Ed. note: Apologies on the late Badger Bits this morning. We intend these posts to be your fill of morning links, but perhaps this one can occupy your lunch break.
Whether you believe Florida exceeded its No. 10 ranking or Wisconsin failed to live up to its No. 22 standing, Wednesday night's 74-56 loss to the Gators has provided an intriguing opportunity for early-season evaluation.
Did the Gators, buoyed by 24 points on 10-of-10 shooting from forward/center Erik Murphy, simply run away with the result we all should've expected? Badgers fans have become infatuated with the promise of Sam Dekker, George Marshall, Traevon Jackson and the like, and Dekker did share the team lead with 11 points. Jackson added eight of his own on 3-of-5 shooting (including 2-of-4 from 3-point range), and looked pretty sharp in his 19 minutes on the floor. Marshall, perhaps taking on the toughest role in being the first to have a shot at replacing Josh Gasser at point guard, managed only three points on 1-of-5 shooting and three assists.
But after the game, head coach Bo Ryan lamented Wisconsin's defense, which allowed Florida to shoot nearly 62 percent from the floor (26-of-42) and reach the foul line 20 times. Three Gators reached double figures, while three others scored at least eight points each.
What disappointed UW coach Bo Ryan coach the most was his players not sticking to UW's rules on how they were supposed to defend the Gators on high screens, particularly in the first half.
"I don't hang my players out, but the thing that we worked on, we did the opposite," Ryan said. "And it was younger guys who need to learn. It was a great experience for them now, because they will know why we do things the way we do them. Showed a weakness in that area that we have to get better."
That's all well and good, and it's what you'd expect from the Badgers defense-oriented head coach. But in the face of a Florida offense that was pretty obviously faster and more effective, Wisconsin had no answer. Ryan Evans managed only seven points (on 3-of-11 shooting) in a team-high 30 minutes on the floor. Perhaps he was heavily tied up on the defensive end, but that made Berggren the only viable offensive contributor among UW's starting five.
The Badgers also went just 7-of-24 (29.2 percent) from 3-point range, echoing some of the tougher moments of last season in which the offense seemed so reliant on the outside shot. You have to believe a team with shooters like Ben Brust, Jackson and Marshall, not to mention big men that can step out and shoot like Berggren and Mike Bruesewitz, will not experience so many more weak shooting efforts.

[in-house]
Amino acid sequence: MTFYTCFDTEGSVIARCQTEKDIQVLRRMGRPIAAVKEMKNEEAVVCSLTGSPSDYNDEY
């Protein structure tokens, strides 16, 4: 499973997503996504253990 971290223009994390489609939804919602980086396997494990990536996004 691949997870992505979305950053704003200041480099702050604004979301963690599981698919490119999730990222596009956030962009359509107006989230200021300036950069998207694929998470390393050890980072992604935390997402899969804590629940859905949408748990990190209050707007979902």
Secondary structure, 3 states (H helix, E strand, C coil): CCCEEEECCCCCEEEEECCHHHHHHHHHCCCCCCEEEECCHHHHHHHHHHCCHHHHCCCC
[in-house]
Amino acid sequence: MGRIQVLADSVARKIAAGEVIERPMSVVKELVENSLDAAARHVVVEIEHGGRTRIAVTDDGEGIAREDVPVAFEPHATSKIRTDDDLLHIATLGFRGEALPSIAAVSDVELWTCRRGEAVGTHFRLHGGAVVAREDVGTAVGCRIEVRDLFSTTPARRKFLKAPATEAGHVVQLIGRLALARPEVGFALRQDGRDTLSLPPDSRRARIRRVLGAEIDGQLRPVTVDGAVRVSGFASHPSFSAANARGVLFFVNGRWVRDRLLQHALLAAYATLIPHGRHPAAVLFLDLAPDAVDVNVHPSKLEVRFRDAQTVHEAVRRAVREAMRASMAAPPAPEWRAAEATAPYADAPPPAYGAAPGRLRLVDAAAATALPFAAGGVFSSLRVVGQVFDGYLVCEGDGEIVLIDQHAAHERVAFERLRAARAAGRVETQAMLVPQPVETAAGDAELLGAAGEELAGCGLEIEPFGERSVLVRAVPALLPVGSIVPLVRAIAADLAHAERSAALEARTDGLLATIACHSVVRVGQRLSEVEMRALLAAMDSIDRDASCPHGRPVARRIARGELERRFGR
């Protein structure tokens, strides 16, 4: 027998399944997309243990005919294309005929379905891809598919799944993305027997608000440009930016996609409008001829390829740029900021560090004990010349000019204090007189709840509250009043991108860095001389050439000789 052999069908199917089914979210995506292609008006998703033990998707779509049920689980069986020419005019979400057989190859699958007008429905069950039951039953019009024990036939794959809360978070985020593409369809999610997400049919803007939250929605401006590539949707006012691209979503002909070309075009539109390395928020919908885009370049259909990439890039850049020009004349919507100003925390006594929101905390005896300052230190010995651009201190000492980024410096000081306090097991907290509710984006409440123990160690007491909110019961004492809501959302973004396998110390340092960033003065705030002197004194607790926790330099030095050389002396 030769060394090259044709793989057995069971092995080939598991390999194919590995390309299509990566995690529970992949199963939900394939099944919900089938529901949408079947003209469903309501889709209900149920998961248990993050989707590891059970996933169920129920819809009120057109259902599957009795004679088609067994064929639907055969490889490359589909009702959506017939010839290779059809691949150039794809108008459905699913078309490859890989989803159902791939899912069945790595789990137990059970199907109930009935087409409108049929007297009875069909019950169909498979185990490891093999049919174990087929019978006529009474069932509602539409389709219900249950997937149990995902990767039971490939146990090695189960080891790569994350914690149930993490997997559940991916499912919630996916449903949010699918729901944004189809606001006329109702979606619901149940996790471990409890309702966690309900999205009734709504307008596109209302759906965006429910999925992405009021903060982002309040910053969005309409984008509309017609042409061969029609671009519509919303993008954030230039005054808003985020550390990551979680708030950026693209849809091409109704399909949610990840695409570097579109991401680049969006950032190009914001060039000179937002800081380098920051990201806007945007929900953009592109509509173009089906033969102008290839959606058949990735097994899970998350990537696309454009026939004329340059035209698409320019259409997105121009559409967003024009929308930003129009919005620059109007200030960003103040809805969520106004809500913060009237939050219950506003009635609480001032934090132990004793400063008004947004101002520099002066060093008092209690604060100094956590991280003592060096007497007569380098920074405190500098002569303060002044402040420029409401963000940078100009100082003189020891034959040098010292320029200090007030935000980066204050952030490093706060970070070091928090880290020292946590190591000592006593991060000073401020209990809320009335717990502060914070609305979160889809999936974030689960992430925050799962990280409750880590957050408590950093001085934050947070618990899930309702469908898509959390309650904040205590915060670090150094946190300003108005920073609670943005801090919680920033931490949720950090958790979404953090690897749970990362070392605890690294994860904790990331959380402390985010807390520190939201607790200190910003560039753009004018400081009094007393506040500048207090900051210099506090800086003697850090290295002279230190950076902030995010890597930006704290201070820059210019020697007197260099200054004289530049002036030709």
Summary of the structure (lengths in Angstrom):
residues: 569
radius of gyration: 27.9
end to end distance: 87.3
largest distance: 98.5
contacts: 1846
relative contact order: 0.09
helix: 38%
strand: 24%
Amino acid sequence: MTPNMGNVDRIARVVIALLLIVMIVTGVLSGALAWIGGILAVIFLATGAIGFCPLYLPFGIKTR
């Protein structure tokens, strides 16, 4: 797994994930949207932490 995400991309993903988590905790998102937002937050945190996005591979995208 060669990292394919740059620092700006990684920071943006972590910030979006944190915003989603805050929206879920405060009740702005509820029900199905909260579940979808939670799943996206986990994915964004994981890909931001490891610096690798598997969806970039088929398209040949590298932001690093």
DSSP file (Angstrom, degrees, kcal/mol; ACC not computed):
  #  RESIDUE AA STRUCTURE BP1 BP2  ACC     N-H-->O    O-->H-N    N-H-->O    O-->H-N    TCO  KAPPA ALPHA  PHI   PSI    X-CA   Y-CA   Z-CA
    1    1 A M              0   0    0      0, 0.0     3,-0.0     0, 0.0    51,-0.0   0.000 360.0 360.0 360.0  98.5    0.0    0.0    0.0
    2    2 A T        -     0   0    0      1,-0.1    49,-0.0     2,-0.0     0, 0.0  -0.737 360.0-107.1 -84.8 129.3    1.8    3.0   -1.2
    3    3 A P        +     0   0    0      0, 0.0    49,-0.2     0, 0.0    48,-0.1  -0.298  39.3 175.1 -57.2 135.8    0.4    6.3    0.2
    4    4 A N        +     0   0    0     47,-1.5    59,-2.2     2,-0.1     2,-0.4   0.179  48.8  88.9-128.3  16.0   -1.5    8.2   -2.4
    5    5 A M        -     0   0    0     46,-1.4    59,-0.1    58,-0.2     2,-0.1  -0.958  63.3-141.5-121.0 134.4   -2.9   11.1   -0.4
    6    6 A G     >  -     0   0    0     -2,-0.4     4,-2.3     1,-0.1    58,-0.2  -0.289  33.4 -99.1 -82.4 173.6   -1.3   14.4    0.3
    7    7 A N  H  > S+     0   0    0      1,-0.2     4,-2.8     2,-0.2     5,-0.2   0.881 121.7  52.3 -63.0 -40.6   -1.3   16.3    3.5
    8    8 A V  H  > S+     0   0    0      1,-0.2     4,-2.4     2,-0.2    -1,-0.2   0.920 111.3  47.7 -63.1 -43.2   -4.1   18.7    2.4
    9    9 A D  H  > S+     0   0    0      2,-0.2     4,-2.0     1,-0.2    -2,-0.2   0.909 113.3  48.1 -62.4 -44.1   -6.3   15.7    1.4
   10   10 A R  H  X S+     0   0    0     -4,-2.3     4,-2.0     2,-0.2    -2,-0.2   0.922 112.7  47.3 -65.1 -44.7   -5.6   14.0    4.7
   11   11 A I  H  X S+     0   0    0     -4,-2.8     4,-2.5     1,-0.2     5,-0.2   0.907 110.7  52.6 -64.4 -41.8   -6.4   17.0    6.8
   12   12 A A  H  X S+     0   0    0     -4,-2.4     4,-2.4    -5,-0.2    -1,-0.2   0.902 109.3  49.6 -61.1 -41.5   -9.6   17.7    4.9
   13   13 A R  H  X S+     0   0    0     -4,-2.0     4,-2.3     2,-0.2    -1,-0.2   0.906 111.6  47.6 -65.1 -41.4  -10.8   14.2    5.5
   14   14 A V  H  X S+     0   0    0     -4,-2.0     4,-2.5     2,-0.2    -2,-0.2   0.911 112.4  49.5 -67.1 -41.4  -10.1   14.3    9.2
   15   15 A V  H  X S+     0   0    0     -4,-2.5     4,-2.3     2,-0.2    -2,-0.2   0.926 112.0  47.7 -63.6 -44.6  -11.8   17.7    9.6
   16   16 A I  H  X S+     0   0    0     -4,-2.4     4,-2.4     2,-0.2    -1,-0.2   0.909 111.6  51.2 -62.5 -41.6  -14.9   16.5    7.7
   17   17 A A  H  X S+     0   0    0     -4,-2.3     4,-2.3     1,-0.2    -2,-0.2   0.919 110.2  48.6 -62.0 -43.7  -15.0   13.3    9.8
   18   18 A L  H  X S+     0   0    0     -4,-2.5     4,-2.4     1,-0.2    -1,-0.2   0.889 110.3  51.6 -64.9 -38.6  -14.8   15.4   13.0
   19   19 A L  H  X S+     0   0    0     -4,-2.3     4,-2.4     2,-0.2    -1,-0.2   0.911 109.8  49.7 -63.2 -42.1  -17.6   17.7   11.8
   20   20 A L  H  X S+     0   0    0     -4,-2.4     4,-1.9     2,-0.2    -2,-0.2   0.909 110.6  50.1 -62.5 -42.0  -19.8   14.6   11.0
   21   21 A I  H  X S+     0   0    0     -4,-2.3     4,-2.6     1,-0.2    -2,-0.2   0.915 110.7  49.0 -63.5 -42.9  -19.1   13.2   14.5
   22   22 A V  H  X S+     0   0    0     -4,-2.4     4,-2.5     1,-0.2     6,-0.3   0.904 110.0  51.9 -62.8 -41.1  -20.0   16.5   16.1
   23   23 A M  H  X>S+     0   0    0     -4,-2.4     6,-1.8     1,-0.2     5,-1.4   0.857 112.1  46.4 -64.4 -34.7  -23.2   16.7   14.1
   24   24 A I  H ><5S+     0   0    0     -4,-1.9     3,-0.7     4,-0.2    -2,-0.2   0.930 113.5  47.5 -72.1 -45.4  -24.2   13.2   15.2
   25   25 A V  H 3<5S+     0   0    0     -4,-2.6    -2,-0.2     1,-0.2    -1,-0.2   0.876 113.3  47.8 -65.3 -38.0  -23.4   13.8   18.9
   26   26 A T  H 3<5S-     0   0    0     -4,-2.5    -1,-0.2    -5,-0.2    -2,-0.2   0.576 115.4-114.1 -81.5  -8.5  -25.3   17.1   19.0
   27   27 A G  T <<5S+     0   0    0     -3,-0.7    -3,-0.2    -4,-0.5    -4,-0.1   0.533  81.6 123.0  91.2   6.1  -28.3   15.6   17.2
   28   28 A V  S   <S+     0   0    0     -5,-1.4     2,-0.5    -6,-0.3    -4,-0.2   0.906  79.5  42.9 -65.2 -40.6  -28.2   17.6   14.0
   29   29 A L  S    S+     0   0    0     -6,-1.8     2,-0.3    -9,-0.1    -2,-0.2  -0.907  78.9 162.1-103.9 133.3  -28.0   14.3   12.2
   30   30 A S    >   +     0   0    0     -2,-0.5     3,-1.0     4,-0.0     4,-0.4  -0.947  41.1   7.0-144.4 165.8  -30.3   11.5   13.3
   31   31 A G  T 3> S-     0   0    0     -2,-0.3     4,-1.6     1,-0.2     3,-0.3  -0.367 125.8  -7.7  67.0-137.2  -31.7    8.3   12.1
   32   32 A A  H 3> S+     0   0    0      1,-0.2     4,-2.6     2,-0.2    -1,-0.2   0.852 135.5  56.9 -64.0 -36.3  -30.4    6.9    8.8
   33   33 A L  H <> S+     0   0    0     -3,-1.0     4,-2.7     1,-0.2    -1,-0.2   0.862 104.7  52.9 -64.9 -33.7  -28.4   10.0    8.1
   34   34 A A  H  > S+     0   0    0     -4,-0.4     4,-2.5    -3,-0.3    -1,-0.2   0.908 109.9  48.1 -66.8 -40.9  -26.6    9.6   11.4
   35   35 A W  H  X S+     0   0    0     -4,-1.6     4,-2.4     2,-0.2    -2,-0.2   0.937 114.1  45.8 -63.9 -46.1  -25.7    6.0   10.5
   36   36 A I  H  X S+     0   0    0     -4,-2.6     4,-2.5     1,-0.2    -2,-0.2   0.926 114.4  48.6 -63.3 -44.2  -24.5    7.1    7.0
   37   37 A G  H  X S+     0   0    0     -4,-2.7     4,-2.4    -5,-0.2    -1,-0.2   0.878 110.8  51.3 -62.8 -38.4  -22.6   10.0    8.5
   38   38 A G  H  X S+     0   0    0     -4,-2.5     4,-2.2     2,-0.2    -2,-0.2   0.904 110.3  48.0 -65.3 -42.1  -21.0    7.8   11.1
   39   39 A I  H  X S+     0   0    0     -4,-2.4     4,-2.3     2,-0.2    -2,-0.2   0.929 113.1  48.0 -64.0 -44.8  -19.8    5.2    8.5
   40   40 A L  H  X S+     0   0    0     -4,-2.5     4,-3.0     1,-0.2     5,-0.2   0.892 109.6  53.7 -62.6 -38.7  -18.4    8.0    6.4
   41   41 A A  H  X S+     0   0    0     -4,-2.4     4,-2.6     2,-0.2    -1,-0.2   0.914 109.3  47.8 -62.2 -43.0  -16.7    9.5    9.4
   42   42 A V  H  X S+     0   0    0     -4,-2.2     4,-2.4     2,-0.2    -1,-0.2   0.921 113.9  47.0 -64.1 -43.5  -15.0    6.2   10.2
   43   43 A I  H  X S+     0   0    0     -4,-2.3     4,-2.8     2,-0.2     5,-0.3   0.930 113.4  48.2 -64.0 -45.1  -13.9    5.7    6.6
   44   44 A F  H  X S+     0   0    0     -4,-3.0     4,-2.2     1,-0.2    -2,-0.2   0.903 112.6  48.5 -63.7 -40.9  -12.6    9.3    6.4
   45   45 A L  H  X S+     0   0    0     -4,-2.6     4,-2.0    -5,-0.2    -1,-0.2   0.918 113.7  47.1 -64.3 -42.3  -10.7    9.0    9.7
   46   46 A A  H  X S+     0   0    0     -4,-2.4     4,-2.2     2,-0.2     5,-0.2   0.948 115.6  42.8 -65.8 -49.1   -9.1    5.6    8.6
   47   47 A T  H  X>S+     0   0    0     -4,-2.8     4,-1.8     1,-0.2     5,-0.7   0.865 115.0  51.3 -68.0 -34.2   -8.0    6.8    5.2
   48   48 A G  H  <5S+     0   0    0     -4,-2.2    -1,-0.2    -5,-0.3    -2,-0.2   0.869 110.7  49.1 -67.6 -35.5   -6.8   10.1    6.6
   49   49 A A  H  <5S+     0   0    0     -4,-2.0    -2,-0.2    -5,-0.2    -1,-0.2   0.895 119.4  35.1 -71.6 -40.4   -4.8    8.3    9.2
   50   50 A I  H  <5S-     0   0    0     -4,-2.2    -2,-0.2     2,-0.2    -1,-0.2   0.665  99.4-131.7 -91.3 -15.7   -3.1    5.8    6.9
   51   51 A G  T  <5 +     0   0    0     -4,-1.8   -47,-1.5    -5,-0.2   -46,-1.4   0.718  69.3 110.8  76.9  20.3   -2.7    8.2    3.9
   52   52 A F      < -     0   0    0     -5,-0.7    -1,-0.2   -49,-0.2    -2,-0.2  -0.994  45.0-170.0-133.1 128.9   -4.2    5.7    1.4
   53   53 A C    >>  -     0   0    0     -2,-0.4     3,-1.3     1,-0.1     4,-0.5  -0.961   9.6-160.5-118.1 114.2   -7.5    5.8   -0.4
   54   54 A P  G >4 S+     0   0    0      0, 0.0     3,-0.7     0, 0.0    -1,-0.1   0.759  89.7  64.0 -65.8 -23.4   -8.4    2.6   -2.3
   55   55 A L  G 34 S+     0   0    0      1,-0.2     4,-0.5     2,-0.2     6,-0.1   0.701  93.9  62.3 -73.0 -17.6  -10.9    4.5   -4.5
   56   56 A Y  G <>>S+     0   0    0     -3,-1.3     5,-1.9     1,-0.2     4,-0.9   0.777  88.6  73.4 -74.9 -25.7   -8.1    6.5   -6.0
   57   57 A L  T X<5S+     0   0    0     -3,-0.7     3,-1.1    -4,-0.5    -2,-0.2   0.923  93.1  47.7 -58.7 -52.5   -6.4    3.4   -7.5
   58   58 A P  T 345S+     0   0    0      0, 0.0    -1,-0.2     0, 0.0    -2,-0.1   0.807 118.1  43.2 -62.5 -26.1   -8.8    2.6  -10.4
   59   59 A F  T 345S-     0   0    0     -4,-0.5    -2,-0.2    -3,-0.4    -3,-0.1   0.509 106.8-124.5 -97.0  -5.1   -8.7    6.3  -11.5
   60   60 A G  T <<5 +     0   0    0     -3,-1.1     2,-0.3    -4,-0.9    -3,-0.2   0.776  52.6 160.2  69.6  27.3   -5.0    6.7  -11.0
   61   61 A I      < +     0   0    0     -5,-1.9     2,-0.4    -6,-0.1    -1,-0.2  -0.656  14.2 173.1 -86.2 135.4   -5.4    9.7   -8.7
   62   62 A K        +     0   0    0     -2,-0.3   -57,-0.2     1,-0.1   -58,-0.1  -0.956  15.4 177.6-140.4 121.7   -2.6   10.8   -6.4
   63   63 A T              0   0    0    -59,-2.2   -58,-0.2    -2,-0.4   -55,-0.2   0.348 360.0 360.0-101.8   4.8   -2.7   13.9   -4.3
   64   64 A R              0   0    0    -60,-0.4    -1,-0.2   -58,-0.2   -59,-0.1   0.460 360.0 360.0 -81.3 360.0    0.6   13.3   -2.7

Simply put, the Badgers' lack of a go-to scorer seemed pretty glaring. Two games into the season, it's not a cause for concern. But in the post-Gasser, post-Jordan Taylor era, Wisconsin's offense has quite a few answers to find before Big Ten play approaches.
Thursday Lunch Links:
- Jim Polzin of the State Journal plays the "what if" game. As well as the absence of Gasser, he cites the Badgers having not yet played on the road this season as an important factor to keep in mind.
- As Jeff Potrykus of the Milwaukee Journal Sentinel reports, the Big Ten has signed an agreement with the ACC and the Orange Bowl that will include the conference with the SEC and Notre Dame as opponents for the ACC champion in the Orange Bowl beginning after the 2014 season.
- Bret Bielema has said several times that Wisconsin could've been a national championship contender had cornerback Devin Smith not been lost for the season. But on the flipside, had Smith played, the Badgers would have entered this season without a returning starter at cornerback. Tom Mulhern of the State Journal profiles Smith's strong 2012 season.
- Montee Ball, as you might've heard, is one score shy of tying the NCAA's career touchdown record. ESPN Wisconsin's Tom Lea chats with running backs coach Thomas Hammock as Ball approaches history.
- UW Athletics put together this pretty awesome video tribute to Ball's career at Wisconsin: